- Turn on Camstudio’s recording feature and capture a session of you using the software. You can add voice simultaneously, or later on in a video editing program. (You’ll have to take your pick, depending on your computer. There are some 30-day trials that are fully-featured.)
- Add pan and zoom elements, to show detail in the screencast.
- Add titles and credits.
Stage 5: Combine screencasting and live footage
Screencasting can get boring for both content producers and viewers. To add some visual texture, you might consider adding some live footage, say of the tutorial host/ reviewer. However, you’re at a stage where’ll you have to not only spend increasingly more money on equipment and to learn skills, but more time to produce the video content. You have to feel you’re ready for this step, and that there’s enough reciprocal benefit. Here are some possible additional expenses at this stage:
- Video camera. You don’t necessarily have to buy an expensive professional camera, unless that’s a requirement of the client. If it is, and if you can’t afford it, consider renting.
- Videotape, batteries/ recharger, tripod.
- Video capture card/ unit, to transfer recordings from your camera to your computer.
- Video editing software. Though you can often get a free 30-day, fully-functioning trial of programs such as Sony Vegas Pro.
Stage 6: Progress to live footage
You’ve now combined some live footage in your video content. If you’re comfortable with the workflow, and it has been worth your time financially, it might be time to move into full video work. Video “how to” sites like Howcast and Expert Village explain what they are looking for, what they pay, and how their process works. The work that these two sites offer requires professional-level cameras. (Other sites may not.) Maybe your city has a video/ filmmaker collective that allows members to cheaply rent equipment and facilities.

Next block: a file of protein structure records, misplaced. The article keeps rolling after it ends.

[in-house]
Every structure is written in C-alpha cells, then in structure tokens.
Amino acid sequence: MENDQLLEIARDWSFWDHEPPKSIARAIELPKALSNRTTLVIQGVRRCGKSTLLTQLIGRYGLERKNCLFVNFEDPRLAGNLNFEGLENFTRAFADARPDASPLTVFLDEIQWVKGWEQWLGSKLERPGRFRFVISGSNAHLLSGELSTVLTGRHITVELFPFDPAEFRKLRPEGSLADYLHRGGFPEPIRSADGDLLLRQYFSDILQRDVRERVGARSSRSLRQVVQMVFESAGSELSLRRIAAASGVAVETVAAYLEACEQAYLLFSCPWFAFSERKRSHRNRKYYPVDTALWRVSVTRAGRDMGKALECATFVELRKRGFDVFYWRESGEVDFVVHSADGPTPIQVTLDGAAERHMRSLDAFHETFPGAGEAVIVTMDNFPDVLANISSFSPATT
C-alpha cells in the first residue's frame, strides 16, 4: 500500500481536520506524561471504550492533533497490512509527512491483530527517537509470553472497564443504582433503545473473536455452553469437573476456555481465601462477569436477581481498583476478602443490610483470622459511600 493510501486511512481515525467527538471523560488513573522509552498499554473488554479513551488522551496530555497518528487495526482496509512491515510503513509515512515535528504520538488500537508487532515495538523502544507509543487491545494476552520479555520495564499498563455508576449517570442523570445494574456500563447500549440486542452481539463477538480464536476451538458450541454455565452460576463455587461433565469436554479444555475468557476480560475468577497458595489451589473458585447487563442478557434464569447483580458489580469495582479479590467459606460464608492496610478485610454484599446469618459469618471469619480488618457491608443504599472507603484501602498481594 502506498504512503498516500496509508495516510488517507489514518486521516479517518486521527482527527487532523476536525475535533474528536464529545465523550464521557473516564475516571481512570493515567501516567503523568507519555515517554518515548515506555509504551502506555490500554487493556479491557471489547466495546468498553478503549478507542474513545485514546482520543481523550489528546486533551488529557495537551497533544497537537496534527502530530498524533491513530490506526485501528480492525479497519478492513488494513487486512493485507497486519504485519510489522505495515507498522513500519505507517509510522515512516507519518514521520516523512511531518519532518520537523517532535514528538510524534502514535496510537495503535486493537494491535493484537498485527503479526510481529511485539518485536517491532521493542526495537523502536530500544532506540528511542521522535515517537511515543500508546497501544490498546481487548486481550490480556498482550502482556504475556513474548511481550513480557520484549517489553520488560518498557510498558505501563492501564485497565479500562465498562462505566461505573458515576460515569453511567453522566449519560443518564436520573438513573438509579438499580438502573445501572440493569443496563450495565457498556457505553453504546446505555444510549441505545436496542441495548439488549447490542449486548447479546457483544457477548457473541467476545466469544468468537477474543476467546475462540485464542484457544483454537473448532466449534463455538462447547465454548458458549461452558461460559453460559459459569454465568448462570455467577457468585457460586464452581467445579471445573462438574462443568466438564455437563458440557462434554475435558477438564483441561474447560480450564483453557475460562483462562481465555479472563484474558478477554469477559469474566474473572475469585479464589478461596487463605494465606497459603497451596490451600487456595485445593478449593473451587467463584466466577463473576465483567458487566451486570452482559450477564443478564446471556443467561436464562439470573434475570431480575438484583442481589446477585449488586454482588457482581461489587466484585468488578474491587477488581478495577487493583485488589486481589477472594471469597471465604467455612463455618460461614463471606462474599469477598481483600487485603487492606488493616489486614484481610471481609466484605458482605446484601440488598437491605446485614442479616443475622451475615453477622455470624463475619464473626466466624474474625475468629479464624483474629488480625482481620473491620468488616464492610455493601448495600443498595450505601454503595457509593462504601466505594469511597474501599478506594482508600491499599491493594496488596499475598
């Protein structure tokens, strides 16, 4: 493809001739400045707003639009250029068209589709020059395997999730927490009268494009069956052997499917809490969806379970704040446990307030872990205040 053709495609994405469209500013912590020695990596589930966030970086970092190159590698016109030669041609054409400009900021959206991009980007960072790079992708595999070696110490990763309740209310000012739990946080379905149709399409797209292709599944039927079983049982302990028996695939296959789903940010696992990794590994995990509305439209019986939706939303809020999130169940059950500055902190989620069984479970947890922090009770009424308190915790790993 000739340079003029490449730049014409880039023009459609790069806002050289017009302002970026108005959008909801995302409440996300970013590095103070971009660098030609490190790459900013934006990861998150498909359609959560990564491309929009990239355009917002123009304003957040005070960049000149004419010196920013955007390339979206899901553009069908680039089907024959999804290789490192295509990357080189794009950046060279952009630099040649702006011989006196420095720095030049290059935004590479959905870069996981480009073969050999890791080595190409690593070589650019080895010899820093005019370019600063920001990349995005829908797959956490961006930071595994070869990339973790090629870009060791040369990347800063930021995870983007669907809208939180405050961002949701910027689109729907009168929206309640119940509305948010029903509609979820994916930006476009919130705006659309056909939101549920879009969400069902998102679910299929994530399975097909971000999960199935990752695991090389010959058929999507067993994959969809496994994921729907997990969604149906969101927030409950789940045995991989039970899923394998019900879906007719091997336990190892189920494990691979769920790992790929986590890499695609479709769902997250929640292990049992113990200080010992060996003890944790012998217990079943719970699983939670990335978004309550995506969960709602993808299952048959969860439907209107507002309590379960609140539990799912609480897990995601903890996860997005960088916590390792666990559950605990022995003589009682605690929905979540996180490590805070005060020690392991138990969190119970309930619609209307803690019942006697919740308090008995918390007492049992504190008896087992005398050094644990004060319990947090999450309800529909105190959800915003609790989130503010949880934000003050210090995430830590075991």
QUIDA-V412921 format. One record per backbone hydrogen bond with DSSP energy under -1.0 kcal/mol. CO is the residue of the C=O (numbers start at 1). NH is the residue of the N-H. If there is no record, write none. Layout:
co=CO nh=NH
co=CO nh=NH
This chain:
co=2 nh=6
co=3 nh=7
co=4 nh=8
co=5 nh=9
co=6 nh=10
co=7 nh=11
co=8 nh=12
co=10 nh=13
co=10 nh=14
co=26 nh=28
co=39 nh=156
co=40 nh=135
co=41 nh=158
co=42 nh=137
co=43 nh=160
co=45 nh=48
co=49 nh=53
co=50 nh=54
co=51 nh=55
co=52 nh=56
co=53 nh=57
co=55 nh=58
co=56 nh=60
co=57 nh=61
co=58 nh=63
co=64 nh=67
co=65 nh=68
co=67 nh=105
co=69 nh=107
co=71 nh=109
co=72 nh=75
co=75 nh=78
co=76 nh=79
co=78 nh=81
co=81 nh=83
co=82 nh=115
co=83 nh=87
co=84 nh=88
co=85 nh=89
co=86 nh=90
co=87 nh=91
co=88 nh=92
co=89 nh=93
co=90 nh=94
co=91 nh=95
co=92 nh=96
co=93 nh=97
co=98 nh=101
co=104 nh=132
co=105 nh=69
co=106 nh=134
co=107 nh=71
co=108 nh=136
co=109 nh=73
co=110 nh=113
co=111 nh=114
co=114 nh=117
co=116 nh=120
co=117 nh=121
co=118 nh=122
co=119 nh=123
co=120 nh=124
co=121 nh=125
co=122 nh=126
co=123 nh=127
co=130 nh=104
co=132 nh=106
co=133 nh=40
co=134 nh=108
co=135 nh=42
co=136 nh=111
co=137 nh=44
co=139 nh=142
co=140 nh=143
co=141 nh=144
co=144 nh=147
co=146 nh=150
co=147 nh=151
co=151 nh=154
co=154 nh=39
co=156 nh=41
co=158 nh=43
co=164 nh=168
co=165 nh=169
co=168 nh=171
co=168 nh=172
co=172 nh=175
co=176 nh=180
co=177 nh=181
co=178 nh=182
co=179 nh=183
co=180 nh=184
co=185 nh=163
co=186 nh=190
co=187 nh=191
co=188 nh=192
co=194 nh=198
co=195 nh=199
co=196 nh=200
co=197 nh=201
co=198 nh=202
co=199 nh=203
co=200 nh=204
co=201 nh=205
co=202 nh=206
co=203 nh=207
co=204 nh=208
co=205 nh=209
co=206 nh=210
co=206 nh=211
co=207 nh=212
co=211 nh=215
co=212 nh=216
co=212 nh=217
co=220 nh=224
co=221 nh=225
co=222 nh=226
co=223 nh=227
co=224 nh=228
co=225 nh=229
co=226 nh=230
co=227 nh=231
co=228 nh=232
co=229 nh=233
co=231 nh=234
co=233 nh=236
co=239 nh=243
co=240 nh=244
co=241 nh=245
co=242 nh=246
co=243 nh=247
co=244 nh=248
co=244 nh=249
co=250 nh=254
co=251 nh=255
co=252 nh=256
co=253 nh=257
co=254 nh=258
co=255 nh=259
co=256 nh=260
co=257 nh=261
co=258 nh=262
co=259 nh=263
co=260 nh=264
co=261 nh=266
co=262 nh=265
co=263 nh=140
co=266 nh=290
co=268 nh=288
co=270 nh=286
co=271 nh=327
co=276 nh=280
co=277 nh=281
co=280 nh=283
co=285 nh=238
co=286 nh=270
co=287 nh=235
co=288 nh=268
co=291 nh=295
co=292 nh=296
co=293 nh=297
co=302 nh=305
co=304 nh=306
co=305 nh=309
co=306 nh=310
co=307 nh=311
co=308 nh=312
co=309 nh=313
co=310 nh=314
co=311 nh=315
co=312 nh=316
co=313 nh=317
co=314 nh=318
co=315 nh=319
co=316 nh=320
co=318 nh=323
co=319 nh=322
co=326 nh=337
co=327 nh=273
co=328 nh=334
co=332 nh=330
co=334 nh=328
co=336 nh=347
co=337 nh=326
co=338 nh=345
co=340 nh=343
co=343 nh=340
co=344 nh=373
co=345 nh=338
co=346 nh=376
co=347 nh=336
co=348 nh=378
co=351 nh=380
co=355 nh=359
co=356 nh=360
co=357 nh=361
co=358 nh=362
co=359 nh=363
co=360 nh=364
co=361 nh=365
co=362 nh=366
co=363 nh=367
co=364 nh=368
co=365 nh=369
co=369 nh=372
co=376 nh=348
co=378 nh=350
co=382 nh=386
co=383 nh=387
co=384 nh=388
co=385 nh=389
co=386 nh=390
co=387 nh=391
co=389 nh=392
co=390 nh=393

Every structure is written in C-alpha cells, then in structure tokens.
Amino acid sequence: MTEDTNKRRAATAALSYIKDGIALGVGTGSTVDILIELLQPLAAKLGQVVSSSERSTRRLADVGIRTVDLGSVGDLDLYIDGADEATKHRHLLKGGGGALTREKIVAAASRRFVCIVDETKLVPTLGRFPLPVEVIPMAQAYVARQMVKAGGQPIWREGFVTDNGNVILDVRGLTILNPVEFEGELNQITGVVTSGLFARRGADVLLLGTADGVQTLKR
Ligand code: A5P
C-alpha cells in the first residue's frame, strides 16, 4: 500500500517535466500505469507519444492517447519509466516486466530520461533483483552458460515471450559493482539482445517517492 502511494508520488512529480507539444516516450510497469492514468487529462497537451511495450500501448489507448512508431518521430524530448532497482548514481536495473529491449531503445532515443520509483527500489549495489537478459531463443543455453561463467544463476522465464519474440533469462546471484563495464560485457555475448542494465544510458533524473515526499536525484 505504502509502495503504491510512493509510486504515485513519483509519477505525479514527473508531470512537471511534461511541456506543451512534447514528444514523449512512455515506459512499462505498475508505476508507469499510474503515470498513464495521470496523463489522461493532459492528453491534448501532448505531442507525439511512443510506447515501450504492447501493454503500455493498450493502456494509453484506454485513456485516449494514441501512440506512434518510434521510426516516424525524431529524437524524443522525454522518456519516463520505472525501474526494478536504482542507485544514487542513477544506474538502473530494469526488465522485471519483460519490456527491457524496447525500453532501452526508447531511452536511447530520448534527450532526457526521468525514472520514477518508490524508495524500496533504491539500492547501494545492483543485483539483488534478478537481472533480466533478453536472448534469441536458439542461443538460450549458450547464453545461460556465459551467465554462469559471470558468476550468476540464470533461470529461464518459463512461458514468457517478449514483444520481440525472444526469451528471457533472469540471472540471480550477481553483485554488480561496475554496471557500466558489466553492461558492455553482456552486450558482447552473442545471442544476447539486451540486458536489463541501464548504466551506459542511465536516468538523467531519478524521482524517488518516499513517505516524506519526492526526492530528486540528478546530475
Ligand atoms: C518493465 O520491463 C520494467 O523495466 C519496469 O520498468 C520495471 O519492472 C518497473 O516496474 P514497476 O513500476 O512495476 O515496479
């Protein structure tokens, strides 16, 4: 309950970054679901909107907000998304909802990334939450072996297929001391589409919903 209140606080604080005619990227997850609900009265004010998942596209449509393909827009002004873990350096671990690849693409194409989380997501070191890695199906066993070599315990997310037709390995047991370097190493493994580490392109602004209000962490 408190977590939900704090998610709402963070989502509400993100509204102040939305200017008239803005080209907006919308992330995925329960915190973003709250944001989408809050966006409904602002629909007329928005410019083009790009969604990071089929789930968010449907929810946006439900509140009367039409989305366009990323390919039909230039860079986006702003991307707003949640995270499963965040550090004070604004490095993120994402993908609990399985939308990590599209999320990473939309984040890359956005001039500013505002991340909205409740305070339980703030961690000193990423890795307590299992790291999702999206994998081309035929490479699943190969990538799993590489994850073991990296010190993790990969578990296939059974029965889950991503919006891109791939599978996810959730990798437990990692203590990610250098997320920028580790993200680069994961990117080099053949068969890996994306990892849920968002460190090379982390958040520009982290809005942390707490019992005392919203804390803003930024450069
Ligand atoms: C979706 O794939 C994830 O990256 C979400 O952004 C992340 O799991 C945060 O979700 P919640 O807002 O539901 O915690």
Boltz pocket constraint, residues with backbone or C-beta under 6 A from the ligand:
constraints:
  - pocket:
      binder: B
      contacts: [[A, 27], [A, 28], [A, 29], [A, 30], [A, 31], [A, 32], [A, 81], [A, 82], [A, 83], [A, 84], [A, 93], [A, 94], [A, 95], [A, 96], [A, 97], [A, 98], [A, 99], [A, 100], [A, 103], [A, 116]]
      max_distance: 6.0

- Script your video. Use a natural “voice”. Read it out and revise it until you’re satisfied.
- Storyboard the key frames, so that whomever is shooting the scenes will know partly what you’re trying to achieve. Storyboarding for video, even how-to/ tutorial videos, isn’t all that different than storyboarding for film.
- Hire a crew if necessary: actors/ expert host, videographer, director. (At the least, you should take the role of “producer”, where you do all the project management.)
- Shoot the video.
- Edit the video and arrange the segments and audio dialog.
- Re-record audio portions, if necessary.
- Add background music and any narration.
- Add titles and credits. (This includes any onscreen text that you want to add, to clarify segments of the video.)
- Render your final video to the desired file format. (This will depend on who is buying from you or where you’re uploading to.)
- Sell to a client, or upload to a video sharing site where you’re registered as a “producer” who will receive benefits (either paid per project or on the basis of number of views).
Potential additional expenses at this stage:
- Professional video cameras – probably HDD (hard disk) cams are best. Rent or buy.
- Advanced gear – microphone arms, more microphones, dollies, etc. It all depends on what kind of work you are doing. Again, you can rent, but your project management skills had better be sharp or it’ll cost you more in rental fees.
- Video editing workstation(s).
- Hired videographers, directors, actors, etc.
Stage 7: What’s Your Stage 7?
For me, Stage 7 will be a transition into filmmaking, possibly only for the web, if it’s lucrative enough. I’m not after a mega-multi-million dollar lifestyle. I also don’t want to be bound by the same kinds of bonds that chafe as an employee. I’m a freelancer at heart, and the web offers many opportunities for freelancers producing a variety of content.
It’s my belief that web-working freelancers will need to stay regularly updated in their skills. Being on the cutting edge of online content production gives you an advantage. While freelancing gives you freedom of choice in terms of work, you’ll still need to learn at least the basics of new skills. If you adapt the processes above, and make your new skills work for you, you can also consider hiring out for the skills that you don’t have the time and/or budget to learn.
About The Author: Raj Kumar Dash is a long-time freelancer/ web consultant, an experienced and published writer, a published author, former print magazine publisher, retired programmer, hobby composer and short story writer, and aspiring filmmaker and screenwriter. Past blogging gigs included paid or guest posts at Lifehack.org, Tubetorial.com, SearchEngineJournal.com, editor of Bootstrapper, editor of a travel blog network.
Currently he is a lead blogger at Performancing.com, and a weekly contributor to FreelanceSwitch and FreelanceFolder.